On 27th January 1990, President Moi, together with a delegation of 83 other ministers and officials, left Nairobi to travel via London on a private visit to attend a ‘Prayer Breakfast’ in Washington D.C. The delegation, which was seen off at the airport by the then Minister of Finance Professor Saitoti, included the Minister of Foreign Affairs Dr Ouko, the Energy Minister Nicholas Biwott, the Minister for Industry Dalmas Otieno, Professor Sam Ongeri, Minister for Technical Training and Applied Technology, the Permanent Secretary to the Ministry of Foreign Affairs Bethuel Kiplagat, and the Permanent Secretary for Internal Security, Hezekiah Oyugi. [Select Committee Investigating Circumstances Leading to the Death of the Late Dr. The Hon. Robert John Ouko, Volume 1, pages 177-182, Appendix Six].
Also travelling with the delegation were 16 editors, reporters, cameramen, photographers and technical staff from the Presidential Press Unit. The delegation’s departure from Jomo Kenyatta Airport on 27th January and return on 4th February, 1990, were public and newsworthy events reported by Kenya’s newspapers which had photographers on site to record the event.
FEBRUARY 4TH- 17TH, 1990
The Kenyan delegation arrived back at Jomo Kenyatta Airport on an Kenya Airways flight on 4 February to be greeted by Finance Minister Saitoti, a large crowd, welcoming dancers and the Kenyan press corps.
Dr Ouko returned to his Loresho home at about 6.30pm and later that evening, around about 8.30pm it seems, he visited Hezekiah Oyugi, the Permanent Secretary of Internal Affairs.
At 9.00am the next morning, 5 February, Dr Ouko was at State House with Bethuel Kiplagat, the Permanent Secretary at the Ministry of Foreign Affairs, presenting the Japanese Ambassador and the Canadian High Commissioner to President Moi.
President Moi then gave, or told, Dr Ouko to take time off before his next official trip which was scheduled to be to The Gambia on 14 February.
Later that day Ouko met with his lawyer, Mr George Odinga Oraro of Oraro and Rachier Advocates, Nairobi, to discuss a proposal for the development of land that Dr Ouko had recently bought in Muhoroni.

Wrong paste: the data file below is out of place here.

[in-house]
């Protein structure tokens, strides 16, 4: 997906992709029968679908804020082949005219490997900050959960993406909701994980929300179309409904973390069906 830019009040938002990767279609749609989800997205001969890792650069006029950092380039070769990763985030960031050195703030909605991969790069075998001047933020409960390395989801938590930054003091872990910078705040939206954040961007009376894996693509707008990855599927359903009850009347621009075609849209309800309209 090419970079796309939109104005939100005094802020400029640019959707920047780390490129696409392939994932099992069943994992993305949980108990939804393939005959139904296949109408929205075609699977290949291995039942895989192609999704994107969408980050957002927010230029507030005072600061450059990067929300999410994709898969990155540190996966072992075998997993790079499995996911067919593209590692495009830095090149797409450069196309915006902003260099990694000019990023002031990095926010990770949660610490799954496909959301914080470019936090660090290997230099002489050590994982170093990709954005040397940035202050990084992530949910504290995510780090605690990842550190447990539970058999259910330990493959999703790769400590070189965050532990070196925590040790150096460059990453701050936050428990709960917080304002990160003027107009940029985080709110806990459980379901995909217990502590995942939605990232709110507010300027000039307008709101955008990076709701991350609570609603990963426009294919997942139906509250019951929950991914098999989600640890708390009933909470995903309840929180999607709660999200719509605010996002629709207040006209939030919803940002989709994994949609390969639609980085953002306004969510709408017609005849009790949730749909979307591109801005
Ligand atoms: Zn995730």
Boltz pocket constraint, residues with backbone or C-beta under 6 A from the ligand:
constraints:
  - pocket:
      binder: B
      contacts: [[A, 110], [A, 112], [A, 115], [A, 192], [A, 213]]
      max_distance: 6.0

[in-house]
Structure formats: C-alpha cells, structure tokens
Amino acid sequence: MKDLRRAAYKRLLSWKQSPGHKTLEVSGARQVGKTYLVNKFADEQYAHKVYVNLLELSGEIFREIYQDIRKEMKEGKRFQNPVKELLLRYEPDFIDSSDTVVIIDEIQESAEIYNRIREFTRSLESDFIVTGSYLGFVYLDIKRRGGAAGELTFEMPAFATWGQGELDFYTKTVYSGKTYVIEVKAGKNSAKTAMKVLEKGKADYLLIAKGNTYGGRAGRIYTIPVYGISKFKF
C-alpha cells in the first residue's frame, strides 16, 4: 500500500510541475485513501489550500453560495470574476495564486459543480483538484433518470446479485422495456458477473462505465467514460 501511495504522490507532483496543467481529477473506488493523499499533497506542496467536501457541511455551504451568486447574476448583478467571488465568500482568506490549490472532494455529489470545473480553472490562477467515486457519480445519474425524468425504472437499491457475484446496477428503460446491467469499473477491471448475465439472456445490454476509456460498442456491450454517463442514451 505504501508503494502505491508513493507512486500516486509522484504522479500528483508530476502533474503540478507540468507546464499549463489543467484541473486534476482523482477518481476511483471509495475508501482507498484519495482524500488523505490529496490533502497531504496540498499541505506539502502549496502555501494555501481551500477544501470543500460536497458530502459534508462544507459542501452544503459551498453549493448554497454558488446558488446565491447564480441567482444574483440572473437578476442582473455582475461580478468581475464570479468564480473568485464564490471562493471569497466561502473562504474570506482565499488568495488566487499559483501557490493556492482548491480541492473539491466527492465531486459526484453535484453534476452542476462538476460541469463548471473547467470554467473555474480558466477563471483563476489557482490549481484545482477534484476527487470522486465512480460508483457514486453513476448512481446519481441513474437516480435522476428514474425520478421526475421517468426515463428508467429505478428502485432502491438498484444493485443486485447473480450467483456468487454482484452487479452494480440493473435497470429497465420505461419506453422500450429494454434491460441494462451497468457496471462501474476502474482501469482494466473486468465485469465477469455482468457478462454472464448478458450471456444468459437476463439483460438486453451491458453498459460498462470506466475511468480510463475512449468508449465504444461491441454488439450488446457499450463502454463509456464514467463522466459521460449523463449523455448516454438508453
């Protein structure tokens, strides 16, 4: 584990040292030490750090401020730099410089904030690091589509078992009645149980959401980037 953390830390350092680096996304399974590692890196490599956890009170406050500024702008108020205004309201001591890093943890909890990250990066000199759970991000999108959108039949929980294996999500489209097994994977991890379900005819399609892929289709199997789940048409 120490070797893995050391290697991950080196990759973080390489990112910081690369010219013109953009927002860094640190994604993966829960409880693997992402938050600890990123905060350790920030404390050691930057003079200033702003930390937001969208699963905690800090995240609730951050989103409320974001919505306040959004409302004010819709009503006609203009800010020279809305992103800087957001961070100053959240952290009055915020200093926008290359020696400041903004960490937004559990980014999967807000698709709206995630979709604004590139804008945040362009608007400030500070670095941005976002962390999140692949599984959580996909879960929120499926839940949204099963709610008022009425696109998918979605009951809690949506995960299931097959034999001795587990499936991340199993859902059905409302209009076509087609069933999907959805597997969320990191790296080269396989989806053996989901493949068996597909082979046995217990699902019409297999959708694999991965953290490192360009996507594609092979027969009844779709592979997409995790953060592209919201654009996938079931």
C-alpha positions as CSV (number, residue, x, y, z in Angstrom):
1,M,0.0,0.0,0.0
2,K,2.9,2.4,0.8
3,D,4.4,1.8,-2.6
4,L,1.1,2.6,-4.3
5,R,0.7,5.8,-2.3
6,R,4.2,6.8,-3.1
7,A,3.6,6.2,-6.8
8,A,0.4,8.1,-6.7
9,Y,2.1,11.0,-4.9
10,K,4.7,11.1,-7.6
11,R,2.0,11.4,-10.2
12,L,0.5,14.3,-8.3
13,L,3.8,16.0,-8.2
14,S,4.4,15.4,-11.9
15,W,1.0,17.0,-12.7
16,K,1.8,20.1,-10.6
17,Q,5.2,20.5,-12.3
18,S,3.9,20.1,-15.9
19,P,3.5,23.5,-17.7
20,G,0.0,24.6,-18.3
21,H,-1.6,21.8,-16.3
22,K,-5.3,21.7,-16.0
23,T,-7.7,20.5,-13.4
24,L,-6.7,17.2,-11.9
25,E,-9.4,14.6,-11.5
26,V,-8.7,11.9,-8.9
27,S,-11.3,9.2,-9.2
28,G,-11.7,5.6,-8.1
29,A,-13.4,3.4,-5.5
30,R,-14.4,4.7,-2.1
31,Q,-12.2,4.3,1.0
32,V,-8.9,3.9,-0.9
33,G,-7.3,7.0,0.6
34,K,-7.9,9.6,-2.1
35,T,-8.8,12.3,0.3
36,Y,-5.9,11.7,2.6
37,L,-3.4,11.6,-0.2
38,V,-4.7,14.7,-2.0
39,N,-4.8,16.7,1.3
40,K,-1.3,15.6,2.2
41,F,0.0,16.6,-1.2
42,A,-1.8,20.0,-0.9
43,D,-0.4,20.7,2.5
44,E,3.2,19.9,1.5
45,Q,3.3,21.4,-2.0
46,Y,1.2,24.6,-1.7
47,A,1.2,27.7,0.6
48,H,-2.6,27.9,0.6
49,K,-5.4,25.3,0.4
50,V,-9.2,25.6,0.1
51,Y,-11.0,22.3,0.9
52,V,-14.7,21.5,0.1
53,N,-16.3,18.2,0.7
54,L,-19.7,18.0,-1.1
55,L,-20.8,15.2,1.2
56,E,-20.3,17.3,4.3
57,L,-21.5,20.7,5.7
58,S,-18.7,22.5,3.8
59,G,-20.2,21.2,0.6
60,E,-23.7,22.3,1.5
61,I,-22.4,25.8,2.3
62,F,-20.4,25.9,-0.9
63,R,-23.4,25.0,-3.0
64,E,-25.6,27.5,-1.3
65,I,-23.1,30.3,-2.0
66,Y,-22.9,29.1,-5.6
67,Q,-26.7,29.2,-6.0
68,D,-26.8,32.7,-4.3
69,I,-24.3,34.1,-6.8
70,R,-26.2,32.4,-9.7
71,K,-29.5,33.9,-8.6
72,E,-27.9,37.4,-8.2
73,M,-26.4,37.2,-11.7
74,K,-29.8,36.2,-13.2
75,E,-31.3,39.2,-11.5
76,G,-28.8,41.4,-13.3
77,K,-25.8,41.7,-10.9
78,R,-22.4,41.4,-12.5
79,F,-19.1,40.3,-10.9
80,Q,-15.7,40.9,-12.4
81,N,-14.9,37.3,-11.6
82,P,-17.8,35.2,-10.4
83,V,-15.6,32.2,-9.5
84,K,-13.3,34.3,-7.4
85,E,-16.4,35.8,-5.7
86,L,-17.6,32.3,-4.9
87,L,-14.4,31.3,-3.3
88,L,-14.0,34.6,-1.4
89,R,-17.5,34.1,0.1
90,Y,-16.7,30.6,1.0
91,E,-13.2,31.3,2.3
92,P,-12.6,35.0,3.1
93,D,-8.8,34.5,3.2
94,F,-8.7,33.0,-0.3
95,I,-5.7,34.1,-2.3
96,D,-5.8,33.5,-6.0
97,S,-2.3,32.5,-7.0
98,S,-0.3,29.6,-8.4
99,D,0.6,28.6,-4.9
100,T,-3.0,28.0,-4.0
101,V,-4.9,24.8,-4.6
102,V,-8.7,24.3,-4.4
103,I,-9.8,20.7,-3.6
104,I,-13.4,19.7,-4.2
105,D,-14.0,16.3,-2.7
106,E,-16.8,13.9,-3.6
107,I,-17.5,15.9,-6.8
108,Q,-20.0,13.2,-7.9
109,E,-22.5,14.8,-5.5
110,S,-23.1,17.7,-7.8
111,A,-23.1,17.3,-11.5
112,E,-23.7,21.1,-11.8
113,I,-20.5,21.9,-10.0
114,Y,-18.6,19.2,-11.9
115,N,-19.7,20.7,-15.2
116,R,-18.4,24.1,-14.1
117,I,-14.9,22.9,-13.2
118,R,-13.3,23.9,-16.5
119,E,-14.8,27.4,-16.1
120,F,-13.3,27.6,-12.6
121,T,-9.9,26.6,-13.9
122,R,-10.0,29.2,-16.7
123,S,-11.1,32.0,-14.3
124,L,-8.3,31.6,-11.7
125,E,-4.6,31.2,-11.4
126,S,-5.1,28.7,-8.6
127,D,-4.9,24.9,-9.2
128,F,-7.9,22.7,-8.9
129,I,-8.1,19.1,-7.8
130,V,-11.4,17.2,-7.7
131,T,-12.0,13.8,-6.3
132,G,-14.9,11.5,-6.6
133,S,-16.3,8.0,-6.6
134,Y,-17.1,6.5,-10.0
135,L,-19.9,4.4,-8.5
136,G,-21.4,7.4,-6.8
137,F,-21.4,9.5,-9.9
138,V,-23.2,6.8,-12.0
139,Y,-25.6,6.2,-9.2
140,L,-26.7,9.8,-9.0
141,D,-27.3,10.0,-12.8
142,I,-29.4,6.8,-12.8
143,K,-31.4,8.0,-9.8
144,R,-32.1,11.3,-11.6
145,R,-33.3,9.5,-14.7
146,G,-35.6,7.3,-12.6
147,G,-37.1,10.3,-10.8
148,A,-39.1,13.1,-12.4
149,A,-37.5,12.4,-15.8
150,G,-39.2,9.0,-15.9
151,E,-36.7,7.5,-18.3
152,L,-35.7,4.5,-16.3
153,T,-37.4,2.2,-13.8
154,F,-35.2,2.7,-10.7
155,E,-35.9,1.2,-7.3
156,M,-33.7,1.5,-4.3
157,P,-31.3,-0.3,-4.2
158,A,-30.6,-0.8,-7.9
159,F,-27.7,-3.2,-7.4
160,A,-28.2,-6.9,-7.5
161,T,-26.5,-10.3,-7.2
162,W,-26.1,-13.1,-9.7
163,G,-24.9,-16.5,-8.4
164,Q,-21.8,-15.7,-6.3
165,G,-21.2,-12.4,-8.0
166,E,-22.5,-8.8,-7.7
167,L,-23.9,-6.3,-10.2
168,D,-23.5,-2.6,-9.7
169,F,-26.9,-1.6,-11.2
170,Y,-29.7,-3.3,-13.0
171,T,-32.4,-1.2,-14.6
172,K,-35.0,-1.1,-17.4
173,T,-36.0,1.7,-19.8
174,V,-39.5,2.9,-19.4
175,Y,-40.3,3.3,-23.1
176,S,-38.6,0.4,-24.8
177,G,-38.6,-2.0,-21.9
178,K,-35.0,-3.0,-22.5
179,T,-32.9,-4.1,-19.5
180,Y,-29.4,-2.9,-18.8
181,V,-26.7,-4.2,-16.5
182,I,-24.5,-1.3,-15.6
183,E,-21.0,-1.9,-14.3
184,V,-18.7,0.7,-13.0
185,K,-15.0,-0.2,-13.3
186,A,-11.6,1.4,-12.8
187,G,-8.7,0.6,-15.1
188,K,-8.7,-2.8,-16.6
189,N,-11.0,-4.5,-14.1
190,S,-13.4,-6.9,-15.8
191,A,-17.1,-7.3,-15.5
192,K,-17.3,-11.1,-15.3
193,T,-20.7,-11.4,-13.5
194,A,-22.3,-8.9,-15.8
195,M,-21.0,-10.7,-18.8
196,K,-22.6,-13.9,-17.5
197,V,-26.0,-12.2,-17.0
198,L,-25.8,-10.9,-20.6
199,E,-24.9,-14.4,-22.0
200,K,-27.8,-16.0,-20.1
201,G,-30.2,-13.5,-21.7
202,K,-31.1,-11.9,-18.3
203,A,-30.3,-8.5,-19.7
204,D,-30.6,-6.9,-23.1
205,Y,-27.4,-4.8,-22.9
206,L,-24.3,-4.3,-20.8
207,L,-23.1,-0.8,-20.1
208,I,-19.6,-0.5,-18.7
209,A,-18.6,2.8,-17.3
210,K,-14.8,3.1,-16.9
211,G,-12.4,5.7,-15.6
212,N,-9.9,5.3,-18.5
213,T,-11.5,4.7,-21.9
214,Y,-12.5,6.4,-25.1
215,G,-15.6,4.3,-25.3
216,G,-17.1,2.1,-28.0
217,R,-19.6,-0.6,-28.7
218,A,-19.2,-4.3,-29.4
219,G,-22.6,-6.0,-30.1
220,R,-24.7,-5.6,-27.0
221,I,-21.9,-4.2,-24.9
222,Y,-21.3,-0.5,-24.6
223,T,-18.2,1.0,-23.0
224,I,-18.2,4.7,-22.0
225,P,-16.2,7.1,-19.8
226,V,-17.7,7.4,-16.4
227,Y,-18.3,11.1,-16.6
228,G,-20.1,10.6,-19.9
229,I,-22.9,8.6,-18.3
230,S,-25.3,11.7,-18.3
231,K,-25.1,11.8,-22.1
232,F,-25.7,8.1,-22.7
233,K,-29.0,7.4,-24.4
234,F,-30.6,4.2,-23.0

During the afternoon of the 5th February at about 3pm Ouko called at the Nairobi home of his mistress Violet Ogembo. She was not in but he left a present for his daughter.
At about 5pm that day he left Nairobi to travel to his Koru farm, driven by his driver Mr Joseph Yogo Otieno and accompanied by his bodyguard Mr Gordon Ondu, leaving his wife Christabel at Loresho. They arrived at the Koru farm at just after 10pm.
Witness testimony suggests that Dr Ouko took with him to Koru two briefcases.
At about 12 Noon Dr Ouko called on his sister Dorothy Randiak where she worked as a lecturer at Tom Mboya Labour College in Kisumu.
During the very early morning (the exact time is unknown) Dr Ouko was seen and spoken to by a Mr Joel C. Rotich at Kericho Petrol Station. Rotich noticed there was a briefcase on the front passenger seat of the minister’s car.
Joel Rotich claimed that Dr Ouko told him he was going to Nairobi to see the President and then to Nyeri District to a public meeting. Troon’s enquiries however, revealed that no official meeting with President Moi was recorded and that the meeting in Nyeri was not due to take place until the following week.
Some time between 7.30am and 8.30am Dr Ouko was seen having breakfast at the Tea Hotel in Kericho.
Where Dr Ouko went thereafter for the rest of the day remains a mystery.
At 8.30am the Permanent Secretary in the Ministry of Foreign Affairs, Bethuel Kiplagat, received a call from Dr Ouko asking him to cancel a press reception that was due to take place later that day in the evening at the Hilton Hotel.
At 11 O’clock that morning Dr Ouko instructed his bodyguard Gordon Ondu to take time off and return to Koru on the 12th and at about 1pm Dr Ouko’s driver Joseph Yogo Otieno drove off in the minister’s official car to Nairobi with instructions to collect Mrs Ouko and return with her in the family car, leaving the official car in Nairobi.
Dr Ouko visited the District Commissioner at Kericho.
Later, as he drove along the Kericho – Kisumu Road, Dr Ouko’s was involved in an accident with a petrol tanker but escaped shaken but unscathed.
Mrs Ouko arrived at their Koru home at about 2pm and Dr Ouko released his driver Joseph Otieno at about 3pm telling him to return to Koru on Monday 12th February.